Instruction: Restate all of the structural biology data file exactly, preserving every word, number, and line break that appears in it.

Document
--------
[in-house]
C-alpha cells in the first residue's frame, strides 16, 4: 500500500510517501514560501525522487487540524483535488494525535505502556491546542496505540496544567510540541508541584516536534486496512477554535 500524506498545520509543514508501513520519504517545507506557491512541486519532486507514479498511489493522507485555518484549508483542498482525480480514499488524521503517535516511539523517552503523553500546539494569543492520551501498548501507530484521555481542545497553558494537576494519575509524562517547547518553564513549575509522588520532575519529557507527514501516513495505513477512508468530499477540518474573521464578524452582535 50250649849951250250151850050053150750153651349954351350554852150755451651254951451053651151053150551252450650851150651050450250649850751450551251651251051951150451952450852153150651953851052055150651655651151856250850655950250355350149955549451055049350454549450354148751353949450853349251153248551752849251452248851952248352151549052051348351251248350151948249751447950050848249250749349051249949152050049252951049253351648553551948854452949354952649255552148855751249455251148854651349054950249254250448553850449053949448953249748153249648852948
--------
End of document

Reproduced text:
[in-house]
C-alpha cells in the first residue's frame, strides 16, 4: 500500500510517501514560501525522487487540524483535488494525535505502556491546542496505540496544567510540541508541584516536534486496512477554535 500524506498545520509543514508501513520519504517545507506557491512541486519532486507514479498511489493522507485555518484549508483542498482525480480514499488524521503517535516511539523517552503523553500546539494569543492520551501498548501507530484521555481542545497553558494537576494519575509524562517547547518553564513549575509522588520532575519529557507527514501516513495505513477512508468530499477540518474573521464578524452582535 50250649849951250250151850050053150750153651349954351350554852150755451651254951451053651151053150551252450650851150651050450250649850751450551251651251051951150451952450852153150651953851052055150651655651151856250850655950250355350149955549451055049350454549450354148751353949450853349251153248551752849251452248851952248352151549052051348351251248350151948249751447950050848249250749349051249949152050049252951049253351648553551948854452949354952649255552148855751249455251148854651349054950249254250448553850449053949448953249748153249648852948